In requesting entry of default, plaintiff relied on the October 24, 2006 Affidavits of Service to prove personal service on Avolio. A return of service is not conclusive evidence of effective service. Rather, it "raises a presumption that the facts as therein recited are true." ABE Goldfarb v. Roeger, 54 N.J. Super. 85, 89 (App. Div. 1959); see also Jameson, supra, 363 N.J. Super. at 426. Prior to 2002, the law presumed the truth of the facts recited in the return of service of process by a sheriff or other officer, rebuttable only by clear and convincing evidence.

There is no authority applying the presumption of truth to persons now authorized by Rule 4:4-3 to make service of process. See Pressler & Verniero, supra, comment to R. 4:4-7. Assuming the presumption applies to such persons, the record contains some evidence tending to rebut that presumption. "If some evidence is presented tending to disprove the return, but is not sufficient to establish that the return is false, the presumption is nevertheless eliminated from the case." See Jameson, supra, 363 N.J. Super. at 426--27. "Once the presumption is removed from [the] case, it remains plaintiff's overall burden of persuasion to demonstrate that service upon [defendant] was achieved[.]" Id. at 428--29.

Because there is at least "some doubt" as to whether Avolio and Wood-Ridge Chiropractic were served with the summons and complaint, we conclude that the judge had to conduct a plenary hearing to determine not only the truth of the facts contained in the Affidavits of Service, but the truth of the process server's representation to plaintiff's counsel that he could not personally serve Avolio in October 2006, which formed the basis for the mail service, and the truth of the mail service as well.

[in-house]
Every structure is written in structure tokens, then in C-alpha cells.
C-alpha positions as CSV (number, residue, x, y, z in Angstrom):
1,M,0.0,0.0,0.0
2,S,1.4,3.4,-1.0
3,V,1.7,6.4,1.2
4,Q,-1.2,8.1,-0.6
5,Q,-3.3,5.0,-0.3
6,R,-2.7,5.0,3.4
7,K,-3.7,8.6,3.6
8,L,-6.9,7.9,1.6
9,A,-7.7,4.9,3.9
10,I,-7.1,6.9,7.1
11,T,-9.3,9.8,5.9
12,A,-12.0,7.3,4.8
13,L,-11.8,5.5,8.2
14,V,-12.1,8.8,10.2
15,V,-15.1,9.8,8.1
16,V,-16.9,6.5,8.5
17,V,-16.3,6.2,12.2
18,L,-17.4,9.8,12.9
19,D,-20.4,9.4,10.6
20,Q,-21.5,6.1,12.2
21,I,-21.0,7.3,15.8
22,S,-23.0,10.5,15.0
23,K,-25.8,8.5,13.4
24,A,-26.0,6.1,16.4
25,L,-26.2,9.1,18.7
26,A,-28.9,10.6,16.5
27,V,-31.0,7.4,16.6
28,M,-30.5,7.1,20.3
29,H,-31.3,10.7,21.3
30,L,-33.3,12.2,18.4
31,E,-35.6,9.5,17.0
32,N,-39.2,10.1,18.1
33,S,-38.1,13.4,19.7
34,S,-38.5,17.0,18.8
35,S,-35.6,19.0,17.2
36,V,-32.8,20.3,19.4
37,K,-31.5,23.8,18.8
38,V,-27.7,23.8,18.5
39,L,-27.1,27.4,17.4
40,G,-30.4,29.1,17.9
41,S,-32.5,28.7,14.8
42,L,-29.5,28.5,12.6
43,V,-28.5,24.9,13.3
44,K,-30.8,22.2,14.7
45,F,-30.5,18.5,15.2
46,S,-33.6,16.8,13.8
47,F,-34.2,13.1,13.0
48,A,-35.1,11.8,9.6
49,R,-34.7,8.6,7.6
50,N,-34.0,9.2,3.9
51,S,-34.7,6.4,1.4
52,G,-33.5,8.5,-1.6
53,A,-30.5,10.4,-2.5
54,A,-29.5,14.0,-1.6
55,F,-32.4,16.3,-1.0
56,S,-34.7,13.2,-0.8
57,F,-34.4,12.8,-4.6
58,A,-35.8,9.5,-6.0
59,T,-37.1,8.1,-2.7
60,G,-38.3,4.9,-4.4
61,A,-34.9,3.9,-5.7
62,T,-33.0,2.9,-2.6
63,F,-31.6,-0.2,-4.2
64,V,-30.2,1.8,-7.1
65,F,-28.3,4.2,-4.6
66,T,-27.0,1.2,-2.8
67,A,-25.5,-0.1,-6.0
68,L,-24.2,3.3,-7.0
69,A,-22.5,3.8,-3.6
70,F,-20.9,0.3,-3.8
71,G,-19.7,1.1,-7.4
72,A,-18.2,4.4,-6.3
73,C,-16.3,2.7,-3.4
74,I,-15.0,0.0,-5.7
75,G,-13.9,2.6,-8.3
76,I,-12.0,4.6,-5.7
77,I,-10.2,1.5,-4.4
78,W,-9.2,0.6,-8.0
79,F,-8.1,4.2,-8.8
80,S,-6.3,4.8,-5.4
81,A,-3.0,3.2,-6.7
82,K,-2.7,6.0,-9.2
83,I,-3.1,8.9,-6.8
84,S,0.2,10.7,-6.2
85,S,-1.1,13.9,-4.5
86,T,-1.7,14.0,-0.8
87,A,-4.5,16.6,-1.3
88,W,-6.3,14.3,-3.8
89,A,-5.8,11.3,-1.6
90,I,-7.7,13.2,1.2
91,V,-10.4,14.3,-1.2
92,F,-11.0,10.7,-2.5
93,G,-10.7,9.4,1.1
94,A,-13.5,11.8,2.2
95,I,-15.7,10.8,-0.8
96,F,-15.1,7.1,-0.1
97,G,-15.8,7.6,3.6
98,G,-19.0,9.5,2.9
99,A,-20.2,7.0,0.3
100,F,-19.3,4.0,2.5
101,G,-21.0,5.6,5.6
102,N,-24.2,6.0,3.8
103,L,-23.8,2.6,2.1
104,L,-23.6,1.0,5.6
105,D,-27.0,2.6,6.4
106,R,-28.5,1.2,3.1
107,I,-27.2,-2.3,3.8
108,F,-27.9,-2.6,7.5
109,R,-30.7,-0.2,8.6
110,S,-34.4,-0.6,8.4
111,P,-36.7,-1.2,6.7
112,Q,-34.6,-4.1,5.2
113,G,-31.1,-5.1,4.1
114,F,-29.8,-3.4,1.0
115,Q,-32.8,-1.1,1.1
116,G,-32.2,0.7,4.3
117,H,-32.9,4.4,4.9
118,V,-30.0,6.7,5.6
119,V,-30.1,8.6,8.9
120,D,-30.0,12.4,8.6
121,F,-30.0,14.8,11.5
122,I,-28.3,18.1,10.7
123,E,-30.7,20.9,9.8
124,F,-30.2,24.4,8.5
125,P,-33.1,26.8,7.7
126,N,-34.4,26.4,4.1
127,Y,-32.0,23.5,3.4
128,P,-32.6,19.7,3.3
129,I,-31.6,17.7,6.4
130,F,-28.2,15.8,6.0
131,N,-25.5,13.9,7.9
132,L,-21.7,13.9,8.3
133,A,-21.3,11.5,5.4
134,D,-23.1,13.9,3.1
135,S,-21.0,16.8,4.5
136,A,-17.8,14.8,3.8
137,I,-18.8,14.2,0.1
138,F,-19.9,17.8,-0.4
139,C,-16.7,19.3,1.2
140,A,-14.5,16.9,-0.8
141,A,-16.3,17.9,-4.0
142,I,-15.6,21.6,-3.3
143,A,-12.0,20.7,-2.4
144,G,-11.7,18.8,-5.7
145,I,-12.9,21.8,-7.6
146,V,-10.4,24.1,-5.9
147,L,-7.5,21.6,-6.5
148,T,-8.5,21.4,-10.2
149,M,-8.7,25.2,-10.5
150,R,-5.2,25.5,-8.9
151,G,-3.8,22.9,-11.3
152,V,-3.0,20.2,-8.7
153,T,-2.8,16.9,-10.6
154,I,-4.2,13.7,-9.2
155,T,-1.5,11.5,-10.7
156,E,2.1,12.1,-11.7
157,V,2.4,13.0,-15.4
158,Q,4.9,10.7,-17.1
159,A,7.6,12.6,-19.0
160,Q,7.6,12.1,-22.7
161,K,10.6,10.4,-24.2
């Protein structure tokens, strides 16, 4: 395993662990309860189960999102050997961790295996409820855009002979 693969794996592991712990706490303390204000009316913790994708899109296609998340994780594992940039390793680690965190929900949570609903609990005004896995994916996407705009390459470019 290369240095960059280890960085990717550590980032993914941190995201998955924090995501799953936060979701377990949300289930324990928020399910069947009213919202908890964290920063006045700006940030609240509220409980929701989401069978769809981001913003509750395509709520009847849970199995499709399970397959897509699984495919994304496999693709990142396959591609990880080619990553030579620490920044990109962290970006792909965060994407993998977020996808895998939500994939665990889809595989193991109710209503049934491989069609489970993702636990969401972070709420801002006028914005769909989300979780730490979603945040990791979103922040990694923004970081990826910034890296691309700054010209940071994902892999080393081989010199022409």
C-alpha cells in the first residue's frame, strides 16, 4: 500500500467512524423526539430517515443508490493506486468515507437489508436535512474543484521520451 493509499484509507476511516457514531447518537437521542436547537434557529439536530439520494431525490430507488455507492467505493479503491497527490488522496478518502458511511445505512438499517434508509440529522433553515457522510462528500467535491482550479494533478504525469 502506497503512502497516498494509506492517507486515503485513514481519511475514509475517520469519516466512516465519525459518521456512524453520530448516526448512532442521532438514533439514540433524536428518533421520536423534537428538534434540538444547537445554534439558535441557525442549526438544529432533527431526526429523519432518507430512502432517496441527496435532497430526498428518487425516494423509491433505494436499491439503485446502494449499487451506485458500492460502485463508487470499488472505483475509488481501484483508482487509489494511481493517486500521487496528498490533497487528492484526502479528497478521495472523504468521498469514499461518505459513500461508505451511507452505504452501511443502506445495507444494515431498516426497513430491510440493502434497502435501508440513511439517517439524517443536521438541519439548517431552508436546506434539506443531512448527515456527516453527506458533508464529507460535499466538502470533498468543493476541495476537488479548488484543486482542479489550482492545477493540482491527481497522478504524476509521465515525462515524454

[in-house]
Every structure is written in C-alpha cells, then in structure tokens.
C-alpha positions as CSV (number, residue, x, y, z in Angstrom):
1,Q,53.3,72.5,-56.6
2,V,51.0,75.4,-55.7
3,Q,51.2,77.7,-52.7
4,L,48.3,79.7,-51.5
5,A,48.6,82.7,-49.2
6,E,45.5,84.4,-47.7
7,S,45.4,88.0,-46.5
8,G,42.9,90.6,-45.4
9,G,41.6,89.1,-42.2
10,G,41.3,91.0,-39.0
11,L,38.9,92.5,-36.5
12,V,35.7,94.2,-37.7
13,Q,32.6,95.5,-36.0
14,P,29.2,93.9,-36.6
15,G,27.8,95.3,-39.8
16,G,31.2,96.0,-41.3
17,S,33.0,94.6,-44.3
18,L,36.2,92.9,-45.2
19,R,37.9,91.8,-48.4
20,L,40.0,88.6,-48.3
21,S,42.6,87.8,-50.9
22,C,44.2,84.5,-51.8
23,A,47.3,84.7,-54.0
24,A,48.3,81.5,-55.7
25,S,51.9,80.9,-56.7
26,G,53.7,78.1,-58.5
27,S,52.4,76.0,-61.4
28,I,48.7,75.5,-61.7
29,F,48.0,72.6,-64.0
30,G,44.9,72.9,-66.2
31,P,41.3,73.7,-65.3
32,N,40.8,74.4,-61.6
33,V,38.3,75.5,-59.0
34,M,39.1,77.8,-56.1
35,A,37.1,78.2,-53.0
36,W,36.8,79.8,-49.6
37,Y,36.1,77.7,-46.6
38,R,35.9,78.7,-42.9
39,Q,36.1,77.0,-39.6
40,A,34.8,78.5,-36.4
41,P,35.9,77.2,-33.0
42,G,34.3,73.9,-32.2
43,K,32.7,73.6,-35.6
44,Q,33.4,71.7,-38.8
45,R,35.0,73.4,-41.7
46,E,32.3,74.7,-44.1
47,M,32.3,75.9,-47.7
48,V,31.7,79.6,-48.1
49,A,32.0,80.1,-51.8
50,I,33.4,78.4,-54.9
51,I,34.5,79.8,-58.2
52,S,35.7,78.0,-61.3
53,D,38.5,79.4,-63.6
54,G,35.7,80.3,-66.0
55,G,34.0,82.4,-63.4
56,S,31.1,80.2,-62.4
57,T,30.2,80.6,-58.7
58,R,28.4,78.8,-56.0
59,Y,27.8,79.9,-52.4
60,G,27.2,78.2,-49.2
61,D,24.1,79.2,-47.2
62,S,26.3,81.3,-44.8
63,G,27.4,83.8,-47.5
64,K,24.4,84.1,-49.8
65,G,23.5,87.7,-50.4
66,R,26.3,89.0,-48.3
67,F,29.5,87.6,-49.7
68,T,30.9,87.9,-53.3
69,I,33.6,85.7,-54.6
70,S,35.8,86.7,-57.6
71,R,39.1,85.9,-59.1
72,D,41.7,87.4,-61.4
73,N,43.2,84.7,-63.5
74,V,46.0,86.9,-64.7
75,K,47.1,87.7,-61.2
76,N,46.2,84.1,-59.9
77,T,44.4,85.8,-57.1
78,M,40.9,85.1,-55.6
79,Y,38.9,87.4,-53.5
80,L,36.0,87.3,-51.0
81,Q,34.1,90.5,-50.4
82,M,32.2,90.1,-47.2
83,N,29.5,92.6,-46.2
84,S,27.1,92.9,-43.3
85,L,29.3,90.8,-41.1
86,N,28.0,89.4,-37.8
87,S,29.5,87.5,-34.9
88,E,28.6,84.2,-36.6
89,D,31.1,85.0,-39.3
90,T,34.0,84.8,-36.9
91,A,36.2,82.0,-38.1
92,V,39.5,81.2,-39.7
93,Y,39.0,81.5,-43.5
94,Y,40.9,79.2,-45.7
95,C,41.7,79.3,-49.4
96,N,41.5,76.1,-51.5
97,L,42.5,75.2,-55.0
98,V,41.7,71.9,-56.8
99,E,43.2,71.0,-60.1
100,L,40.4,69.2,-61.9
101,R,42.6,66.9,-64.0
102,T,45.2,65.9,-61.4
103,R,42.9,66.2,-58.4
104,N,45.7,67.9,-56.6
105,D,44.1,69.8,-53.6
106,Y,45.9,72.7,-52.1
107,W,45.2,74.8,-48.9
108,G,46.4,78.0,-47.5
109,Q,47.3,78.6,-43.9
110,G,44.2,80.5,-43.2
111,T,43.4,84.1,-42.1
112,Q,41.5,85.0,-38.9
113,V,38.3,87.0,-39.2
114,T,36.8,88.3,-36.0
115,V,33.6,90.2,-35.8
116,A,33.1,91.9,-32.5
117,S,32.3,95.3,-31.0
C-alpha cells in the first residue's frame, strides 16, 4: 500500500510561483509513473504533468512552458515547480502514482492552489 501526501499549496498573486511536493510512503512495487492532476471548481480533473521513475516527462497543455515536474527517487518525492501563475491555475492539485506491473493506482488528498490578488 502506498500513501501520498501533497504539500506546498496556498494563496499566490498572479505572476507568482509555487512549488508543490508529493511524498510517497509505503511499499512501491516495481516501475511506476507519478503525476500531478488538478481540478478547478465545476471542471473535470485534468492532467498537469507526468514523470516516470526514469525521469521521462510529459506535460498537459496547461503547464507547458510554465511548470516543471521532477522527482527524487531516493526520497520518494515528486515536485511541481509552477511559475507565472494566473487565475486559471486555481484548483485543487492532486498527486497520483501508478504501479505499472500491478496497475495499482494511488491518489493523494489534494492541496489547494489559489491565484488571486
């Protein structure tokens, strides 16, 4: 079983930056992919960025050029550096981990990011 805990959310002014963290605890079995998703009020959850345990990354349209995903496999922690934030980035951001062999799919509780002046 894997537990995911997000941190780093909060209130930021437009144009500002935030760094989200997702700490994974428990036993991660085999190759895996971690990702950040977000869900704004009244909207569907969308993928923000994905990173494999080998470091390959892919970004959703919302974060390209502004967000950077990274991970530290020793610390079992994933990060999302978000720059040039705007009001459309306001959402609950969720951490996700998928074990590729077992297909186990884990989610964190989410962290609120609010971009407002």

Also, in the context of a default judgment proof hearing, a trial court is obliged to view plaintiff's proofs indulgently, and the general practice is "to require only a prima facie case." Heimbach v. Mueller, 229 N.J. Super. 17, 20 (App. Div. 1988). In the context of a default judgment, "the court should ordinarily apply the prima facie standard to plaintiff's proofs, thus not weighing evidence or finding facts, but only determining their sufficiency." Kolczycki v. City of East Orange, 317 N.J. Super. 505, 514 (App. Div. 1999). "[U]nless there is intervening consideration of public policy or other requirement of fundamental justice, the judge should ordinarily apply to plaintiff's proofs the prima facie case standard of R. 4:37-2(b) and R. 4:40-1." Pressler & Verniero, Current N.J. Court Rules, comment 2.2 on R. 4:43-2 (2011).

The proofs submitted in this case do not meet the prima facie standard because they are riddled with incompetent evidence. Accordingly, in the event the trial court finds, after a plenary hearing, there was proper service of process, it shall, with notice to all parties and their counsel, conduct an evidentiary hearing to establish Avolio's and Wood-Ridge Chiropractic's liability and the damages attributable to them, if any.

Reversed and remanded for further proceeding consistent with this opinion. We do not retain jurisdiction.